Connect with Adolescent
Close x white

How to survive conservative relatives during the holidays

Dec. 19, 2017
Avatar img 8242  1 .jpg00656977 b77a 4d64 b3e1 68d1d59279b5

There’s a lot to be thankful for this year, and then there’s some things we could do without... say, pretty much all of the last year in politics—we could certainly do without that. Well, Grandma Nancy and Uncle Joe might have some different political opinions from you. Before ditching the holiday altogether, here’s a few survival tips for you.

Scenario 1: You’re all around the appetizers, and suddenly your grandma decides to say how excited she is about Trump's [insert terrible policy here]. 

Your response: The best thing to do here is not to say anything about your opinions on Trump. Chances are, your family members know your political views. Try to appeal to an issue they're sympathetic about—or segue into a completely new topic, like how you're learning about 1950s America in school. I mean, it’s not completely irrelevant!

Scenario 2: Your uncle is drinking coffee and, in between sips, starts talking about his disgust with gender neutral bathrooms. 

Your Response: Don’t feed into this conversation. What I’ve realized is people get uncomfortable about things they don’t understand, so their only defense is to make some snide remark about it. Instead of throwing him the facts and figures about why gender neutral bathrooms are necessary and unharmful, just stand up for the people he’s dismissing. Say something like, “If you were in their shoes, you’d think differently,” and leave it at that. If this is a topic that really hits home for you, slip away from the conversation. I’m sure you’ve got some open-minded cousins that didn’t come to talk politics anyway.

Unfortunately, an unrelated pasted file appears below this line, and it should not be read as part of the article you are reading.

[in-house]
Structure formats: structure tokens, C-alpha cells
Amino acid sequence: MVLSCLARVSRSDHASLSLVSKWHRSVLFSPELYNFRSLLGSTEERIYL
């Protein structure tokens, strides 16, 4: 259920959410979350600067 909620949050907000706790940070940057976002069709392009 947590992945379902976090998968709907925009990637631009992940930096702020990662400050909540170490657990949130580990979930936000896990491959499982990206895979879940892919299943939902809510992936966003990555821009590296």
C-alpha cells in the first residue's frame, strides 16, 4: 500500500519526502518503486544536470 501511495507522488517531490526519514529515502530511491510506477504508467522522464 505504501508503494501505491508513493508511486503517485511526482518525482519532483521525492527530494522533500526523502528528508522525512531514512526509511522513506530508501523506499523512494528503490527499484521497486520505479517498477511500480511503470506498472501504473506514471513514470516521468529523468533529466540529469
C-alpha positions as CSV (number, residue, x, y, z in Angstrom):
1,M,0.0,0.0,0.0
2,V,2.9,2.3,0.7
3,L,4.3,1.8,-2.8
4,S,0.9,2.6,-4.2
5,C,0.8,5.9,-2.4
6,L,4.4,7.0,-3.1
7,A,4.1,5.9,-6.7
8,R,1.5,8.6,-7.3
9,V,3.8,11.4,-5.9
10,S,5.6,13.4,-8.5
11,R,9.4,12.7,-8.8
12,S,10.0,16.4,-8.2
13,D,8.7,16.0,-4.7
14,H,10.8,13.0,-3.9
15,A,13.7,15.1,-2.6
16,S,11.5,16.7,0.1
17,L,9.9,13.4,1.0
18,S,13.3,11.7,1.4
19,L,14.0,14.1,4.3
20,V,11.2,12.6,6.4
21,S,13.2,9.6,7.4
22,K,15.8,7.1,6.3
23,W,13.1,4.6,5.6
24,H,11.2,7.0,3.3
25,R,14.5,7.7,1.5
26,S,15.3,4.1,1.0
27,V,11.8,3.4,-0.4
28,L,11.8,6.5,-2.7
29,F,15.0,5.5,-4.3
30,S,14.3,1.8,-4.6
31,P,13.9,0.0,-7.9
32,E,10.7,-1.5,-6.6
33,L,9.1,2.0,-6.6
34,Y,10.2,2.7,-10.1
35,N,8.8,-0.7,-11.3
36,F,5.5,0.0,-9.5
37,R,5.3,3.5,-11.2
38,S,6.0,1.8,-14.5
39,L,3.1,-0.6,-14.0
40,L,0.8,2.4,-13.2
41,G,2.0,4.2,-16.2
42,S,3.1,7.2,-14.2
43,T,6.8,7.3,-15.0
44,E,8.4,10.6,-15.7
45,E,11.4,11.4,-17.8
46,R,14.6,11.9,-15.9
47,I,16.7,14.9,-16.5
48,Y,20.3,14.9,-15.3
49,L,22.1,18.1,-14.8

Scenario 3: The college conversation comes up (as always) and you tell your family you’re applying to art school, to which they reply, “Art is not a real job.”

Your response: Say absolutely nothing and silently start sculpting a lifelike bust of your Uncle Steve out of your mashed potatoes. Sell it for a high price on eBay, then send your family pictures of all your cash. Or, as an easier method, prepare a PowerPoint of all the successful artists in the world and whip it out when needed. 

Scenario 4: You’ve decided to sport your hairy armpits this year in your cute new dress, and Grandma Jean seems to have a problem with it.

Your response: Pull a razor out of your purse and shave your armpits right in front of her. Or you could say something like, not conforming to beauty standards if I don’t want to is pretty trendy now, and go on eating that apple pie. 

Scenario 5: Your cousin Mike starts a whole conversation on the immorality of abortion.

Your response: Stare into Mike’s soul, and calmly say: “Mike, will you ever need an abortion? That’s what I thought.” 

All joking aside, the winter holidays are always tough for a number of reasons. If you’re feeling stressed or anxious about the extra family time, start a group chat with your closest friends (I’m sure you have one already) and share your conservative horror stories from the day. After all, it only comes once a year.  Understand you probably are more educated on current events than your family; take the initiative of steering away from all the ugly conversations. 

Cover Image via ShutterStock. Article originally published on November 24, 2016. It has since been updated.